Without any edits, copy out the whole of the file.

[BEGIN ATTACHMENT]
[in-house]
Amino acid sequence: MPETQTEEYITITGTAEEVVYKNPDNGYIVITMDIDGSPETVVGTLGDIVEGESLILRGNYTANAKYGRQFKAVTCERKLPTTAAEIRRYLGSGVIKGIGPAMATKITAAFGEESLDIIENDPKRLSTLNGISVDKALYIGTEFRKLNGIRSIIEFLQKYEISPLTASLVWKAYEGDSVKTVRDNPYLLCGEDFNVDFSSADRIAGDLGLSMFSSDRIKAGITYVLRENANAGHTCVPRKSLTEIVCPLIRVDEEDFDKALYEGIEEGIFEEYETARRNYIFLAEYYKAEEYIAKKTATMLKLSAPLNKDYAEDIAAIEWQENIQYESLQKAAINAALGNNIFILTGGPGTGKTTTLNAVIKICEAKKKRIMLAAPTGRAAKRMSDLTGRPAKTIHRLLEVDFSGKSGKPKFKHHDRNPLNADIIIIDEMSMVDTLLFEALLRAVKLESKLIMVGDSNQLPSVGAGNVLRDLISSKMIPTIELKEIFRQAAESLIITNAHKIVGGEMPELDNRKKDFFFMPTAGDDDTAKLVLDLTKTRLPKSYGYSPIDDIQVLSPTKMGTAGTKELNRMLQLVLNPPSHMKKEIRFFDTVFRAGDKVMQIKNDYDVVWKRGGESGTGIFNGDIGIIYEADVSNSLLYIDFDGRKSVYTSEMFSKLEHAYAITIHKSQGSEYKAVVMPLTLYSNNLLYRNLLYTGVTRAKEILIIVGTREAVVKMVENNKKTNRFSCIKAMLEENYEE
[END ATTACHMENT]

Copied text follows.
[in-house]
Amino acid sequence: MPETQTEEYITITGTAEEVVYKNPDNGYIVITMDIDGSPETVVGTLGDIVEGESLILRGNYTANAKYGRQFKAVTCERKLPTTAAEIRRYLGSGVIKGIGPAMATKITAAFGEESLDIIENDPKRLSTLNGISVDKALYIGTEFRKLNGIRSIIEFLQKYEISPLTASLVWKAYEGDSVKTVRDNPYLLCGEDFNVDFSSADRIAGDLGLSMFSSDRIKAGITYVLRENANAGHTCVPRKSLTEIVCPLIRVDEEDFDKALYEGIEEGIFEEYETARRNYIFLAEYYKAEEYIAKKTATMLKLSAPLNKDYAEDIAAIEWQENIQYESLQKAAINAALGNNIFILTGGPGTGKTTTLNAVIKICEAKKKRIMLAAPTGRAAKRMSDLTGRPAKTIHRLLEVDFSGKSGKPKFKHHDRNPLNADIIIIDEMSMVDTLLFEALLRAVKLESKLIMVGDSNQLPSVGAGNVLRDLISSKMIPTIELKEIFRQAAESLIITNAHKIVGGEMPELDNRKKDFFFMPTAGDDDTAKLVLDLTKTRLPKSYGYSPIDDIQVLSPTKMGTAGTKELNRMLQLVLNPPSHMKKEIRFFDTVFRAGDKVMQIKNDYDVVWKRGGESGTGIFNGDIGIIYEADVSNSLLYIDFDGRKSVYTSEMFSKLEHAYAITIHKSQGSEYKAVVMPLTLYSNNLLYRNLLYTGVTRAKEILIIVGTREAVVKMVENNKKTNRFSCIKAMLEENYEE